Stanley Cup Final: Defending champs meet the newcomers

Two hundred twenty-seven days ago, history started its run through the NHL season. Since the opening day of the 2016-17 season, there were stellar rookie campaigns from Auston Matthews and Patrik Laine as well as record-setting milestones from Jaromir Jagr.

The Columbus Blue Jackets enjoyed their best season ever, while the Colorado Avalanche submitted their worst season in franchise history. All the eventful storylines lead to the 2017 Stanley Cup Final between the defending champion Pittsburgh Penguins and the title newcomers, the Nashville Predators.

For the Predators, it’s their first-ever trip to the Final in the franchise’s 18-year history. They shocked the hockey world when they swept the Western Conference juggernaut Chicago Blackhawks in the first round.

They followed that up with a five-game series win over the Saint Louis Blues. In their debut in the conference finals, they dispatched the Anaheim Ducks in six games and won in front of their home fans.

The Penguins are used to this spotlight, though their path to this destination was paved different to what they expected. After losing their best defenseman and number one goalie before the opening round, they ended up taking down two division rivals, the Columbus Blue Jackets and the Washington Capitals.

Then, the surprising Ottawa Senators pushed them to double overtime of Game 7 in the Eastern Conference final. Chris Kunitz made sure that the Pens faithful left PPG Paints Arena with reason to celebrate with the series-clinching tally.

Nashville and Pittsburgh meet for the third time this season. Each team won a contest in the regular season. Here’s how both teams stack up heading into the Stanley Cup Final.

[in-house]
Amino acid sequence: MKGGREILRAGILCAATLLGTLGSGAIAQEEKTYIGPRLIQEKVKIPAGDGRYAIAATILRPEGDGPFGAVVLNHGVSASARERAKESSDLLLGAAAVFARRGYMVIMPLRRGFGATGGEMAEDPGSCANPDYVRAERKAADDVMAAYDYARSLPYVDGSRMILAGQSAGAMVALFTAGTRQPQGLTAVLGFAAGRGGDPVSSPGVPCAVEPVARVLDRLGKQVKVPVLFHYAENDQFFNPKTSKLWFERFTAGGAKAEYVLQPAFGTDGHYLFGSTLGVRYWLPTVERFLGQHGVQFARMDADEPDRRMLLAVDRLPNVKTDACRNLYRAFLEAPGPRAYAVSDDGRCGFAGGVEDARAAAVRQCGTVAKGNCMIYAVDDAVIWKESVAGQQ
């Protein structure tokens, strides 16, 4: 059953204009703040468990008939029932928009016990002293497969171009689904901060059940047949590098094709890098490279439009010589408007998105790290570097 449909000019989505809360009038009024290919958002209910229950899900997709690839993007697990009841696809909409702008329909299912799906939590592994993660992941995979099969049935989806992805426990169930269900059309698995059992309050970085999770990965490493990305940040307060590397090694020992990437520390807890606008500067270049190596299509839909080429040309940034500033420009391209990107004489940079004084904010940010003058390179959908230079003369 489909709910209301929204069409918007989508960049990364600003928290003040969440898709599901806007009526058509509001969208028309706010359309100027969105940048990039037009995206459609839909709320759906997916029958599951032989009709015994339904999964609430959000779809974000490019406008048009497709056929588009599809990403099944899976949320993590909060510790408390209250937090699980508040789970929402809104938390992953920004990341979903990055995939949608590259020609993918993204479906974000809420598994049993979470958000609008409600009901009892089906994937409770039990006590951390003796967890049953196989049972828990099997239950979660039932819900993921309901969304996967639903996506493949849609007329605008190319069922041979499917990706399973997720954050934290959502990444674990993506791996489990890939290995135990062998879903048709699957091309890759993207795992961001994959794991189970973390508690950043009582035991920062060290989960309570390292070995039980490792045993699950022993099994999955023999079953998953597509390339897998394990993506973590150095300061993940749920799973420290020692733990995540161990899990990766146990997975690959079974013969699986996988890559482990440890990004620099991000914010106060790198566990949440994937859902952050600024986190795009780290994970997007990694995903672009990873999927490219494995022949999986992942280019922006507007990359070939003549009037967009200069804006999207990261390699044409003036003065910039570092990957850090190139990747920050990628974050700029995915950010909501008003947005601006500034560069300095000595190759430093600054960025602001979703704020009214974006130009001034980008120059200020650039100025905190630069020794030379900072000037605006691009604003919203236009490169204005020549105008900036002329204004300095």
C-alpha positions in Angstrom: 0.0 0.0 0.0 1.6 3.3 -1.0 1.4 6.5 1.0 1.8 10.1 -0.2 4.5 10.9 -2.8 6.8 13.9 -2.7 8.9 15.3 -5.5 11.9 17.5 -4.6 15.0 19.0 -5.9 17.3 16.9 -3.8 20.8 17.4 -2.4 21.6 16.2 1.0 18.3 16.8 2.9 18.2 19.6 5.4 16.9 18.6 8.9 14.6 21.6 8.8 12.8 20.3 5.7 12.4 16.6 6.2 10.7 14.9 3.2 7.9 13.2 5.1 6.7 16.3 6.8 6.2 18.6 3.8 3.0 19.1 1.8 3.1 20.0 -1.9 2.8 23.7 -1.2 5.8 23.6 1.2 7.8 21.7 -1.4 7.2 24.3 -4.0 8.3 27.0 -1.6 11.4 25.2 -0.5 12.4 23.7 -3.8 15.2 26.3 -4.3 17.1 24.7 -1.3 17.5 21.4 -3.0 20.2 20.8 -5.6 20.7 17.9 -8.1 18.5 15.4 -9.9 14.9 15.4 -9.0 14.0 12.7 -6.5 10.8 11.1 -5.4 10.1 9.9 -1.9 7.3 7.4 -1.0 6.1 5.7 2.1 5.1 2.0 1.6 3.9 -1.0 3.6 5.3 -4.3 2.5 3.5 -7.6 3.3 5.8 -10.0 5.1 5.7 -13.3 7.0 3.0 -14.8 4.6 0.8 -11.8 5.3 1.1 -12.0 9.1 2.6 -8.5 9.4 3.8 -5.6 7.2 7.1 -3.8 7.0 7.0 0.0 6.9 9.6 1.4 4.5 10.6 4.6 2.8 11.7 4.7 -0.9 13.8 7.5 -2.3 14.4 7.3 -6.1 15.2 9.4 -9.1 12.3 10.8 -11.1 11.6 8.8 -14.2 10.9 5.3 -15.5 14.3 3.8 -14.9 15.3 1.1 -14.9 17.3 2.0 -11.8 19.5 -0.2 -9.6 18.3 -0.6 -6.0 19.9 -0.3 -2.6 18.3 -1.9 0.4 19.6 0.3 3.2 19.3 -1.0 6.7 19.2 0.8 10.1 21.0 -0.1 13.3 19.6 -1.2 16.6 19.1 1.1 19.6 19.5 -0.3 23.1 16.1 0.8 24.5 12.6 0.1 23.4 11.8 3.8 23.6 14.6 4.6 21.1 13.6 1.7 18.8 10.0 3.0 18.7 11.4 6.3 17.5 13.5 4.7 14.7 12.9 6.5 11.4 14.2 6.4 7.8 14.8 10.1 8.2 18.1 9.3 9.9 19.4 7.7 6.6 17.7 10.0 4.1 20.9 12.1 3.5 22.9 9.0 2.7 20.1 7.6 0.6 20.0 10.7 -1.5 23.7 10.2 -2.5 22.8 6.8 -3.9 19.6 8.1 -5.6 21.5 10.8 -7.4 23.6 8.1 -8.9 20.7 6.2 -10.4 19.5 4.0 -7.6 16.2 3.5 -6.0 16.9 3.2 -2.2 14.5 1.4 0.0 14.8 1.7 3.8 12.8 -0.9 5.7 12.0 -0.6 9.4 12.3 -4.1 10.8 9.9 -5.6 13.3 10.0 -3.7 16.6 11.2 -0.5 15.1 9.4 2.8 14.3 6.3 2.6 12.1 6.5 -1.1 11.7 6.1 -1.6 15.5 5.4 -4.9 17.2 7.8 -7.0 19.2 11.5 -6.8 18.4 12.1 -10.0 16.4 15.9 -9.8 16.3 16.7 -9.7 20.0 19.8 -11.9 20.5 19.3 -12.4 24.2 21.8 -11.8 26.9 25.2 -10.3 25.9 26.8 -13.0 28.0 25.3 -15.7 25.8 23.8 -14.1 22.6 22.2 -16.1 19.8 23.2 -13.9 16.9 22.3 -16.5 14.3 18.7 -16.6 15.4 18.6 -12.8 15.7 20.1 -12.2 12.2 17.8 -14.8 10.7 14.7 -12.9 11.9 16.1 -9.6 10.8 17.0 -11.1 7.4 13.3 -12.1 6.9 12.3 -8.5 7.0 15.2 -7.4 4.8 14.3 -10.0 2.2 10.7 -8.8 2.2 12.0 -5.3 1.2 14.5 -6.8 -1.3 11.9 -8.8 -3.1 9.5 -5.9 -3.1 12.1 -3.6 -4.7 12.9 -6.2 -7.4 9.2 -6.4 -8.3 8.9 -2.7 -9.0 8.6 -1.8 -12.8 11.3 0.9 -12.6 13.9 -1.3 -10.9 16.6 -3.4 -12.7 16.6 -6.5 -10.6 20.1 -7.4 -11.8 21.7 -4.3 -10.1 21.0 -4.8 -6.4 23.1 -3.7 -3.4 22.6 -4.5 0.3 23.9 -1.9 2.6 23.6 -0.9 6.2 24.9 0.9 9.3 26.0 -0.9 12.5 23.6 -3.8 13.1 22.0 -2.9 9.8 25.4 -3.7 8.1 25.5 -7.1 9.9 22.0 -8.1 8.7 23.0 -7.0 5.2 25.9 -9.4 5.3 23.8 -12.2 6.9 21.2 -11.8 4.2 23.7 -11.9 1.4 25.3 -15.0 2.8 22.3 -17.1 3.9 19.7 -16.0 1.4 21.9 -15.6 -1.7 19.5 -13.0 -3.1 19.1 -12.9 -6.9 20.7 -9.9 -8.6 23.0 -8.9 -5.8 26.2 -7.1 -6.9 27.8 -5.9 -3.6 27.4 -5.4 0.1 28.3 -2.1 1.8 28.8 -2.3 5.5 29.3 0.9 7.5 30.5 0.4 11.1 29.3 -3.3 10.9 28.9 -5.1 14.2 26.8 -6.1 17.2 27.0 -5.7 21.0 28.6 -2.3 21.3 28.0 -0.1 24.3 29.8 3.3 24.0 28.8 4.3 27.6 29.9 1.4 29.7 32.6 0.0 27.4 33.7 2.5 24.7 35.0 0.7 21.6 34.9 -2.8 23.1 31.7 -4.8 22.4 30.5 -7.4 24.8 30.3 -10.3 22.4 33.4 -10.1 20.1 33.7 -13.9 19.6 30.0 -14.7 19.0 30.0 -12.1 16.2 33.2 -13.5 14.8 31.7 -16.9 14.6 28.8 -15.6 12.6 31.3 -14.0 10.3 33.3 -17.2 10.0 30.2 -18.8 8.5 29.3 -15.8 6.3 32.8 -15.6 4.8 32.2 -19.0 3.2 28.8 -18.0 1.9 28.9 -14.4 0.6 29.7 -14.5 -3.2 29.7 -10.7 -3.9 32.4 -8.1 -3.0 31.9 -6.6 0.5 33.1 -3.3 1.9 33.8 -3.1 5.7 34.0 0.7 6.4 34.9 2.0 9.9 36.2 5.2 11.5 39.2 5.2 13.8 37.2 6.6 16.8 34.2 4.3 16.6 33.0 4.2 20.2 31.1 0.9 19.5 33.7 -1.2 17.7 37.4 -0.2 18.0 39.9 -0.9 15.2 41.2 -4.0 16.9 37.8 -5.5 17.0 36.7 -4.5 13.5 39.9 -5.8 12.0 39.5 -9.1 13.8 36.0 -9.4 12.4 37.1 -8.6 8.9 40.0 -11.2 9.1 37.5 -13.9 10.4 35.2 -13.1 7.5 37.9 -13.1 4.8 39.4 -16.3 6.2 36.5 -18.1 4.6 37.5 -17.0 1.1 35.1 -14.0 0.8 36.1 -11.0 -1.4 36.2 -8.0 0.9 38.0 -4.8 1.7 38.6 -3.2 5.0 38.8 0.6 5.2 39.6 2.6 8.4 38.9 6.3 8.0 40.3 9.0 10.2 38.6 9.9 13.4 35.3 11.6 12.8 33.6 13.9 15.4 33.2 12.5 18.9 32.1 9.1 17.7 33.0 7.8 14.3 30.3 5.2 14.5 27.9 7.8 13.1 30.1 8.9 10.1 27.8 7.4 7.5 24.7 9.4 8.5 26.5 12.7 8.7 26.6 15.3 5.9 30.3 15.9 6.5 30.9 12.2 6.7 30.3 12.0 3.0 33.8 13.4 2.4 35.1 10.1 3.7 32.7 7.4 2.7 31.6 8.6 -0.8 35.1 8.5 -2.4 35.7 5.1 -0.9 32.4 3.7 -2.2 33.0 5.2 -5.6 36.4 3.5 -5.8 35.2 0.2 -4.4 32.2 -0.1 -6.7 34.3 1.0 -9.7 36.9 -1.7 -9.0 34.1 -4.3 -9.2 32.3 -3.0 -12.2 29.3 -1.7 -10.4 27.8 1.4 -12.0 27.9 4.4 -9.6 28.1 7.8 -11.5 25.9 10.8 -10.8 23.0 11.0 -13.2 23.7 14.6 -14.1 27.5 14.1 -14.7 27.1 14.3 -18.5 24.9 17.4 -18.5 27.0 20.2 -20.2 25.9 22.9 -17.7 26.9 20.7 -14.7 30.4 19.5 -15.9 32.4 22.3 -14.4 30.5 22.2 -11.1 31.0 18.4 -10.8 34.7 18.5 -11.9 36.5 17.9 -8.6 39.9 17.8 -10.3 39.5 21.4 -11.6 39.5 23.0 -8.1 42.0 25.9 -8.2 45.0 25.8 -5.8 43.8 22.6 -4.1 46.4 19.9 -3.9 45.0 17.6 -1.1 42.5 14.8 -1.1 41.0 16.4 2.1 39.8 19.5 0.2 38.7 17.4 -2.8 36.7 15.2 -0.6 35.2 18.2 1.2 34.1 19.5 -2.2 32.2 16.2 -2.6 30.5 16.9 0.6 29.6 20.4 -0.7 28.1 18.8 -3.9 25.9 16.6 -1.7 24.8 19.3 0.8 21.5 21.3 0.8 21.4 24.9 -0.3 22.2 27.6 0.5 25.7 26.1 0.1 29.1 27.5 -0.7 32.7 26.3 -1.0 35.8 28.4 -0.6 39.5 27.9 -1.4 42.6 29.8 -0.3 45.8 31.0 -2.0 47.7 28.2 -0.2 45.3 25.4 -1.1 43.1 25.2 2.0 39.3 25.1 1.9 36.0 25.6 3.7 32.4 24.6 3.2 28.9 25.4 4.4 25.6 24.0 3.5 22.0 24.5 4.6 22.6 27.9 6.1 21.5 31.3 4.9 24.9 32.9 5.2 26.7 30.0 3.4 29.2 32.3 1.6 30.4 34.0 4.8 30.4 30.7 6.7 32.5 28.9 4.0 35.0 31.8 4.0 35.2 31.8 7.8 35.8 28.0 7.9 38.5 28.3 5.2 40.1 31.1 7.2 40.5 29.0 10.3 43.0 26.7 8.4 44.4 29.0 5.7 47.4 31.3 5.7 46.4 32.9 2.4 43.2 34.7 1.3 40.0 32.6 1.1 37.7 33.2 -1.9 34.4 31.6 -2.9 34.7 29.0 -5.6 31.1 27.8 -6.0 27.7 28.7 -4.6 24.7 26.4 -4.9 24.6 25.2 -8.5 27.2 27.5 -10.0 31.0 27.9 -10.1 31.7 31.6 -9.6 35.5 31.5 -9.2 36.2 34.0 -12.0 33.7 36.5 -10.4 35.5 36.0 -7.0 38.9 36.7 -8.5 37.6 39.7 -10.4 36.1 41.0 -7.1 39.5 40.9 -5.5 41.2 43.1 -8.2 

Nashville’s Strengths

2017 Stanley Cup Final

Ryan Ellis (left) with Mattias Ekholm (right). (Photo: Nashville Predators Twitter)

David Poile brought P.K. Subban to the Music City to emphasize the strengths on defense and moving the puck from zone to zone. Both units have been fantastic this postseason.

Subban and Roman Josi have found ways to block shots, create scoring chances and cause havoc in the neutral zone. They have been great, but so have their partners.

Ryan Ellis and Mattias Ekholm have combined for 19 points and a +17 rating on the ice. All four logged the most ice time in the playoffs so far. They will continue to do so because of their effectiveness.

While his blue line has been sharp, Pekka Rinne is helping his own cause with his play. While he wasn’t as solid as the first two rounds, he did enough to thwart an impressive Ducks’ offense, allowing 14 goals for a .925 save percentage. He continues to play above his previous playoff production.

Nashville as a unit did well on the penalty kill last series and allowed just five powerplay goals all postseason. From Colton Sissons’ hat trick in Game 6 to clutch goals from unlikely sources, the Preds have surprising depth up front.